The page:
Jeep Grand Cherokee: Jeep and nasty inside

The new Grand Cherokee looks the part, and offers a much-improved driving experience. But why the dreadful plastic interior? By Melanie Bien

Price: £32,895
Engine: 3-litre diesel
Performance: 0-to-62mph in 9 seconds, 27.7mpg
CO2: 270g/km
Worth considering: BMW X5, Volkswagen Touareg, Toyota RX300

Something that appears good in isolation often looks less impressive when compared with its peers. This is the case with the new Jeep Grand Cherokee: a real improvement on its predecessor but not as good as the best in class.

The competition here is just so good. It has to be: motorists spend serious cash to buy a car in this sector and they want value for money. From the slick offerings of the BMW X5 and Mercedes M-Class to the Volkswagen Touareg, Toyota RX300, and, for those who want to splash the cash a bit more, the Porsche Cayenne and new Range Rover, the class exudes comfort and sophistication.

That's not to say that the Jeep Grand Cherokee is a dreadful drive, because it isn't. The 3-litre V6 turbo diesel, which our panel tested and is likely to be the most popular UK choice, is responsive and powerful. It's quiet for a diesel when idling, and there is little road and wind noise. But when you put your foot down there is a satisfying rumble.

The other two available engines are both petrol: 4.7- and 5.7-litre. A five-speed automatic gearbox is available on all versions, which can be overridden. The dynamics are better on this Grand Cherokee, heeding the fact that most owners will drive it on-road. There's less weaving at speed and more accurate steering.

The exterior is well executed; it looks the part. But inside the designers got it horribly wrong. It's dominated by cheap-looking, light grey plastic - understandable in a budget car, but not one costing just shy of £33,000. The handbrake is huge and extremely ugly. The few bits of token wood don't help.

The female tester on our panel felt overwhelmed by the masculinity of it all. Yet this is the type of car many mothers drive the kids to school in, so it would have made sense to appeal more to this market with a more tactile, softer interior.

First impressions were that the build quality was good but by the end of the week I had the car on test, one of the rubber door seals was hanging off. This could have been a one-off, but on a new car you would expect it to be some time before problems start to emerge.

The other problem - incredibly for a vehicle with such a high driving position - is the poor rear visibility. The rear window is small and with three headrests in the way, its distance from the driver, and the fact that it was blacked out in the test version, made seeing out of the back very difficult. This was bound to end in disaster, and it did when I reversed into a concrete pillar because the parking sensor didn't go off.

That was a shame, because otherwise the general experience of driving the new Jeep Grand Cherokee is positive.

Clive Lambert, 52, criminal lawyer from south London

"The engine emits a rather nice growl when you put your foot down. It gives the Cherokee some personality. I did worry that it would feel a bit bland, but it can shift a bit. It is quite relaxing, though: you don't feel pressure to drive particularly fast, although it can handle that. The seats are very comfortable and the interior is pleasantly understated. But I didn't like all the blind spots when reversing: you have to use your wing mirrors. I'd worry about driving an American 4x4 because of the impression this would create, but the fact that it is a Jeep gives it the right heritage. It is not the kind of car I would ever buy, but if you're a two-car family, it could fulfil a role."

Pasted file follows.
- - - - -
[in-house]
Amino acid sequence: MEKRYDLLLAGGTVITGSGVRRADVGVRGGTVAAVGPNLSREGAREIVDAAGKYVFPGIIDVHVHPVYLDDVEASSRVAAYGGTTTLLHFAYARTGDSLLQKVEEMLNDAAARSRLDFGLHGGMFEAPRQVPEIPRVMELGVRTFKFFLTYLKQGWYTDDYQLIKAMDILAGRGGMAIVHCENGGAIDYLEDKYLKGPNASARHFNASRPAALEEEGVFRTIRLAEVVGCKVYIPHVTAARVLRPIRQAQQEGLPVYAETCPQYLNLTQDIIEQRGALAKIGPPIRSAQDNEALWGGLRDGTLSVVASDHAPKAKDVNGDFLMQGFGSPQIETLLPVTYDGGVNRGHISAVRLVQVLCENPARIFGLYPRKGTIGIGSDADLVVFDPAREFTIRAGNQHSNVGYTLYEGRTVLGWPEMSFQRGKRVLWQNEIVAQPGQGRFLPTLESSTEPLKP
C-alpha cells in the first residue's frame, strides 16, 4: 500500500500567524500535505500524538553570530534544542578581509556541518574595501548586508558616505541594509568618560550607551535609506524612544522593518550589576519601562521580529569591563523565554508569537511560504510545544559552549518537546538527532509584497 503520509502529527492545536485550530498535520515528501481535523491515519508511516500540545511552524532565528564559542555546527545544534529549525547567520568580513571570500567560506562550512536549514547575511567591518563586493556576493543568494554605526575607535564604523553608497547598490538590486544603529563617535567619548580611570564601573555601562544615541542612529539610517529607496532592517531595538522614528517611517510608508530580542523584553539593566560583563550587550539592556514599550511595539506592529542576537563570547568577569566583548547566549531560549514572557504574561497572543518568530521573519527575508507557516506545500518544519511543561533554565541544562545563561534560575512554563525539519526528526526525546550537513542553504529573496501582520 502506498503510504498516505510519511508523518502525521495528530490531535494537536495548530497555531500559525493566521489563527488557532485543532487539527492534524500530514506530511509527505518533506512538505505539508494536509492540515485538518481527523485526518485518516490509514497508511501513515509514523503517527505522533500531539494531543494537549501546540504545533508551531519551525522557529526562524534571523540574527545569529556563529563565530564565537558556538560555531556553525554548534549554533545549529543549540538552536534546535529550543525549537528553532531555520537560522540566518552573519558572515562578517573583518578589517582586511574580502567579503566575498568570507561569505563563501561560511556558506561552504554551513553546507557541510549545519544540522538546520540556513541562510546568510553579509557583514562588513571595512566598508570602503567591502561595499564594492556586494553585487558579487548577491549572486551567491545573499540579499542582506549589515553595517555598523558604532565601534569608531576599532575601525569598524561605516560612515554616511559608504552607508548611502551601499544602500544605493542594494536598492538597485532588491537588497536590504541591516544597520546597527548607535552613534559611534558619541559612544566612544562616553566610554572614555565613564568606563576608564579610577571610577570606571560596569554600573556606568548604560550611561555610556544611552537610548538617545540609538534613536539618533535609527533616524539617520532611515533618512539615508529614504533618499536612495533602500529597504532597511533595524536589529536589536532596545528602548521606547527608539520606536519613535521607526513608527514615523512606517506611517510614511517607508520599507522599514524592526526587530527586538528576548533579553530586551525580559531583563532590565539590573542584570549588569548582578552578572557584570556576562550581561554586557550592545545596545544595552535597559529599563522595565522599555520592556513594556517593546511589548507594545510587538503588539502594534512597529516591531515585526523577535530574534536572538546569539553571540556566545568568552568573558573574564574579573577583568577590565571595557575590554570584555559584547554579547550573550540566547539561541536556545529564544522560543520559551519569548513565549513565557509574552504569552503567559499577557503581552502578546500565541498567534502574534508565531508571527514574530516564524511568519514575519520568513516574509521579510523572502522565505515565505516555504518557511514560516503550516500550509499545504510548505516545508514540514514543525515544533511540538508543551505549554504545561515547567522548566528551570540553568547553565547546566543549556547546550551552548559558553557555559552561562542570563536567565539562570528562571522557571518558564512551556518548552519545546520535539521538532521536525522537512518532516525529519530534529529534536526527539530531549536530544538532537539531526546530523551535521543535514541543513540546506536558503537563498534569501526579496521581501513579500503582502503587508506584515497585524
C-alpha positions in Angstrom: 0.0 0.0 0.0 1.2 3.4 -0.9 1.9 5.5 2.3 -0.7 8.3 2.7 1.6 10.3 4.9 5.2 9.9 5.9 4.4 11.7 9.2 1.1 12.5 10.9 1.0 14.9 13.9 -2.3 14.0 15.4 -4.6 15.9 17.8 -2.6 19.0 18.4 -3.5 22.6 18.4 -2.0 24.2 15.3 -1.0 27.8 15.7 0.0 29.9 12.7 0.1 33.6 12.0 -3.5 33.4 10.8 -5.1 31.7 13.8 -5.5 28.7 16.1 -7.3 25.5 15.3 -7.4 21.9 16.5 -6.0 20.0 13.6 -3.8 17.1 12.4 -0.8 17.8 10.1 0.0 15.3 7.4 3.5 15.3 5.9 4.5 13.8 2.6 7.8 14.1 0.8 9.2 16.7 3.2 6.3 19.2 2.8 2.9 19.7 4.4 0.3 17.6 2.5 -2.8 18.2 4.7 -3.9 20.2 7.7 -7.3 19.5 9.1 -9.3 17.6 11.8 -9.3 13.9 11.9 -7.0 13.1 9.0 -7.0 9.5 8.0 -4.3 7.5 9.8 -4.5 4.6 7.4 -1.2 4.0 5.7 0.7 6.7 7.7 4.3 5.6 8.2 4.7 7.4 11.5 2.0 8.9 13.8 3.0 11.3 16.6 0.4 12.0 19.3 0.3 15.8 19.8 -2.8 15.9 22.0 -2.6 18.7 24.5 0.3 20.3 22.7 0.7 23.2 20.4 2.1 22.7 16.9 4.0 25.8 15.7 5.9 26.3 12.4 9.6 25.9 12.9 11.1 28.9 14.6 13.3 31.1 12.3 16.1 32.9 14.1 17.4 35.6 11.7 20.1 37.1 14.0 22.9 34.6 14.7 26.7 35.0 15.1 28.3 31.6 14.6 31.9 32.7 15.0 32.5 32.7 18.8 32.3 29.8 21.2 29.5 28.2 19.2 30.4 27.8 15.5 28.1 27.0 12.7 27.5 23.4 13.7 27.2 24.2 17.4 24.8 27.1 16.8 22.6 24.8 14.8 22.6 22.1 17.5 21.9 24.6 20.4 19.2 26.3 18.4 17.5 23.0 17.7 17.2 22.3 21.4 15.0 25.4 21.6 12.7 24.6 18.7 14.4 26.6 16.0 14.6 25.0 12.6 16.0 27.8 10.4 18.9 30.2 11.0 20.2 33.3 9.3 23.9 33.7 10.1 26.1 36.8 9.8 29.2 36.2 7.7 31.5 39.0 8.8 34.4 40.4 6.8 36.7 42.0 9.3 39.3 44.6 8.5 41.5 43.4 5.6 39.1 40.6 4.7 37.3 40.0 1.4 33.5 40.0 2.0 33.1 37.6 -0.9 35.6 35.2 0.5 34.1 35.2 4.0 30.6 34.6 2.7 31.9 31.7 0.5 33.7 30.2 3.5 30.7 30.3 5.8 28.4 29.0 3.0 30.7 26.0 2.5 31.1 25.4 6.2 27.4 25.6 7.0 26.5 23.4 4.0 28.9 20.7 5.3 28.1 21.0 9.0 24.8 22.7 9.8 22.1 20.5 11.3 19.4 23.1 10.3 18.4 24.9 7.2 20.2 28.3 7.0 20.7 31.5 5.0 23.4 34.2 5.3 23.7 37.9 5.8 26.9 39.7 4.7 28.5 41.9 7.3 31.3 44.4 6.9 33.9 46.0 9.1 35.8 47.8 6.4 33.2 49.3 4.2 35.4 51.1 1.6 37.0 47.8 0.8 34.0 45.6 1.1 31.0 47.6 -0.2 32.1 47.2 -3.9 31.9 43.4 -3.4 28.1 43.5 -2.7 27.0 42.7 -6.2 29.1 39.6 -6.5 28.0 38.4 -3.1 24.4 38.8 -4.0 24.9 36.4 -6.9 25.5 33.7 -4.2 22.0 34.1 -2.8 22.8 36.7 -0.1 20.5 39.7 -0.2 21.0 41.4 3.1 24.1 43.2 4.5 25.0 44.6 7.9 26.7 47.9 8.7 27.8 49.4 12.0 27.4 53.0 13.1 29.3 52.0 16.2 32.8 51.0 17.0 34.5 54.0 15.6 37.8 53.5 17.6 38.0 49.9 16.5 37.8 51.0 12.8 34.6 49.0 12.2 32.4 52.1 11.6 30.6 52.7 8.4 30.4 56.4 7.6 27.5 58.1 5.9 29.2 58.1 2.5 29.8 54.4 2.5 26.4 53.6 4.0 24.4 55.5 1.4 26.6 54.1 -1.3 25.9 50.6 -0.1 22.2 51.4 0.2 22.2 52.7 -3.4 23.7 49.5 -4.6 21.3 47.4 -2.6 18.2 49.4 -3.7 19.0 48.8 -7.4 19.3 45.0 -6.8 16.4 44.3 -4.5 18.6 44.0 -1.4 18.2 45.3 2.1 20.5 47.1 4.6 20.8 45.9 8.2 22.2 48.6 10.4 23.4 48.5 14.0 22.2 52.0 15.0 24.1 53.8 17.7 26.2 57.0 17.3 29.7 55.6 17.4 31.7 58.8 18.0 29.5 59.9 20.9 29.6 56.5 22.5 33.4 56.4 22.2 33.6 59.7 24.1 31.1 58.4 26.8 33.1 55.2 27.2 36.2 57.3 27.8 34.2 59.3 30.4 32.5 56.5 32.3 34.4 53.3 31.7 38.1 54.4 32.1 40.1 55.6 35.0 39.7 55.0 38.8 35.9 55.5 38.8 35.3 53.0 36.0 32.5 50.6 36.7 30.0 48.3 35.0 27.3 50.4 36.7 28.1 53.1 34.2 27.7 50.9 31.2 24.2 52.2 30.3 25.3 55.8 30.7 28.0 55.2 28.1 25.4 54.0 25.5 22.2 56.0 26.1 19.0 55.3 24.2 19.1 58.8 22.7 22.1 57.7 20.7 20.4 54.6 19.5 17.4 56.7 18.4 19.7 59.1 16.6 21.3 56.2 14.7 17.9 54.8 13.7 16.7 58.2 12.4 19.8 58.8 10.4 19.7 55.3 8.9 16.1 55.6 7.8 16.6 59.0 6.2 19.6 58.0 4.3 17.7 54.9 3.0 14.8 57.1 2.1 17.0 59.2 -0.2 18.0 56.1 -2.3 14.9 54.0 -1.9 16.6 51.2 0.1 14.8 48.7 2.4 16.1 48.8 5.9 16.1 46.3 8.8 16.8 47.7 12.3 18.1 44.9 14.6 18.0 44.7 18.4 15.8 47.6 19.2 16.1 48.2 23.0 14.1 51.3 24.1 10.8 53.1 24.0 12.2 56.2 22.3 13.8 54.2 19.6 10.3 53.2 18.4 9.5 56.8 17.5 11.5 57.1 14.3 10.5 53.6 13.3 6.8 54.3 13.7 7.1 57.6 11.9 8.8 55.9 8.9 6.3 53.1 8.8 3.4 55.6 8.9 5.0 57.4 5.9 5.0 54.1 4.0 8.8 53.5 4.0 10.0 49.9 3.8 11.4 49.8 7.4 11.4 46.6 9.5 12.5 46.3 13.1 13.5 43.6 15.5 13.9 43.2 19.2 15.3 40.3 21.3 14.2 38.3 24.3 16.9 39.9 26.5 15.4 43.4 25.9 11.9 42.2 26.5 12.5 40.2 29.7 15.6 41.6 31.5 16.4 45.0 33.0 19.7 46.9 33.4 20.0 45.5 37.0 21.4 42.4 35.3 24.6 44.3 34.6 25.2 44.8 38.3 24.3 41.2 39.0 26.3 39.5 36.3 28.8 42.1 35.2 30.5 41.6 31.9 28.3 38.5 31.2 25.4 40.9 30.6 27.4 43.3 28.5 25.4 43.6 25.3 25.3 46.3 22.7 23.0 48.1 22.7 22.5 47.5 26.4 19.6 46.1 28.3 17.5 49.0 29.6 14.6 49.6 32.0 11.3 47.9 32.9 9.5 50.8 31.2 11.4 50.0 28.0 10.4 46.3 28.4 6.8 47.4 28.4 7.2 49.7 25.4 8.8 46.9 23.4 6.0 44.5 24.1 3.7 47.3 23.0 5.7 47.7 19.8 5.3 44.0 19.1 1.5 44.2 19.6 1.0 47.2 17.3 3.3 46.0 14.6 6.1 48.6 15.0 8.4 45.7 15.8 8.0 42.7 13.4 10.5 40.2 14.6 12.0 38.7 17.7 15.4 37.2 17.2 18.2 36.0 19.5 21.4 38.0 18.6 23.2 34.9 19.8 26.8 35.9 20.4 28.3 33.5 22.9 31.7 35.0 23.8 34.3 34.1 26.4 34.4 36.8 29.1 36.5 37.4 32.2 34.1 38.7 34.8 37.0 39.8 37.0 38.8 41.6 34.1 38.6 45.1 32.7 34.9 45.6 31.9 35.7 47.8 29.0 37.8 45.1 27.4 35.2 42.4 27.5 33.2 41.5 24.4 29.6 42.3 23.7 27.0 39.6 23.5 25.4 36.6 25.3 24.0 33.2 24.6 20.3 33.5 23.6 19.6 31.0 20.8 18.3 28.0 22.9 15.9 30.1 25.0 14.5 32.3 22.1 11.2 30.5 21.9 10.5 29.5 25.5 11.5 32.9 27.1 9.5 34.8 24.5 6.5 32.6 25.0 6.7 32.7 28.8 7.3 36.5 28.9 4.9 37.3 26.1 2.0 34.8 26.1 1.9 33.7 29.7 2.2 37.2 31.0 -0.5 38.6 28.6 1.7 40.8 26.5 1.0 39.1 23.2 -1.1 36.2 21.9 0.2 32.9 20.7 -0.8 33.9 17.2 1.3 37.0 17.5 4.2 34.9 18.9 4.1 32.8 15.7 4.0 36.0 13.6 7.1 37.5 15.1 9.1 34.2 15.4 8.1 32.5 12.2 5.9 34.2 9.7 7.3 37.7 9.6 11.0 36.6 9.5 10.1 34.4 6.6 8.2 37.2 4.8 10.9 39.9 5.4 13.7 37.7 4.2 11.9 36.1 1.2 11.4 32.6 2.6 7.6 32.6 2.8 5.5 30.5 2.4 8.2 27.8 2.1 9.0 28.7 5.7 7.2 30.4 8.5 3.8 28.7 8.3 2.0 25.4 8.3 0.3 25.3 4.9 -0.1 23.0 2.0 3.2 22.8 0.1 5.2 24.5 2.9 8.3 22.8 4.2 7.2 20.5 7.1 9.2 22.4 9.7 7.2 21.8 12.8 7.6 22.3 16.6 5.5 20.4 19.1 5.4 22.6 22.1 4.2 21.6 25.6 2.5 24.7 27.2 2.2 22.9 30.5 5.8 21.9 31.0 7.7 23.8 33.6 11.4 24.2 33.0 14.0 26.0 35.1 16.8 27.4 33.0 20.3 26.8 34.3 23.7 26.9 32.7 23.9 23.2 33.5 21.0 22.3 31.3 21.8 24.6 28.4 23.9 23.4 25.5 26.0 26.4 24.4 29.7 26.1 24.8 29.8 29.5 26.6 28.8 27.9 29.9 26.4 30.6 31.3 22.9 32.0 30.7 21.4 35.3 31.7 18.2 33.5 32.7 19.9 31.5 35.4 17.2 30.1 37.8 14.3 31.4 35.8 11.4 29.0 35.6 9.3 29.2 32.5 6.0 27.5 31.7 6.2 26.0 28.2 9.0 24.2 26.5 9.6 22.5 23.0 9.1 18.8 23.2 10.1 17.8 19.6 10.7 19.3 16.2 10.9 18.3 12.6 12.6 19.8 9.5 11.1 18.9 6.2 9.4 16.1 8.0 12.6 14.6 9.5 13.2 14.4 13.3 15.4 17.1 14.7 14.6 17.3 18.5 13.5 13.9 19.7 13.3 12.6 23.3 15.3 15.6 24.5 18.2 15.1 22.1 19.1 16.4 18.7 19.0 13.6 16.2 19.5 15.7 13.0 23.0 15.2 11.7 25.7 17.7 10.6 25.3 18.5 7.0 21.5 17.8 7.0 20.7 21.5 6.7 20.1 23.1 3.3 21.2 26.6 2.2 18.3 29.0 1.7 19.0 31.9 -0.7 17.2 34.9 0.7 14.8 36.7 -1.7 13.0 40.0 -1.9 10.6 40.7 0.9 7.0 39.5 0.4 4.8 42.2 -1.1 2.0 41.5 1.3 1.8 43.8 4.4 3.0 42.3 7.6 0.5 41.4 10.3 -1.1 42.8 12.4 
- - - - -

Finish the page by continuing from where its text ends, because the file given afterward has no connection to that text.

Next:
Charlotte Hubner, 30, PA from Bow, east London

"I really liked the fact that the seat moves into your driving position when you turn the ignition key and then shifts back when you remove it so you can climb out with ease [only on the Limited version]. It is a very smooth ride, nice and easy to drive, and not heavy to manoeuvre at all. It is good over speed bumps, without jolting. The brakes are very responsive. I love the height of the driving position; the visibility is fantastic. You do feel very superior being this high. I'd say it is reasonably priced for a new Jeep, but it is not the sort of car I would buy: it is too masculine-looking, and the interior is ugly. It's no head-turner, unlike the BMW X5."

Martin Gallagher, 42, insurer from Richmond, Surrey

"Visibility out of the rear window is a problem - you can't see anything - but you would think being positioned this high up would mean you get a good view out of every window. The engine sounds quite noisy. The pick-up when overtaking is good; there wasn't the delay that can happen with a diesel. I would feel confident about accelerating and overtaking, but I was surprised at how soft the brakes were. It is very bouncy, which I don't like. The turning circle isn't too bad. The car seems very solidly built, so you'd feel safe ferrying the kids about. I am not sure it would be good on school runs, because of its size. It's not unpleasing to look, but no head-turner."

THE VERDICT: If you would like to take part, e-mail motoring@ indepen or write to: The Verdict, Features Department, Independent House, 191 Marsh Wall, London E14 9RS, giving your address, phone number and details of the car, if any, you drive. For most cars, participants must be over 26 and have a clean licence.

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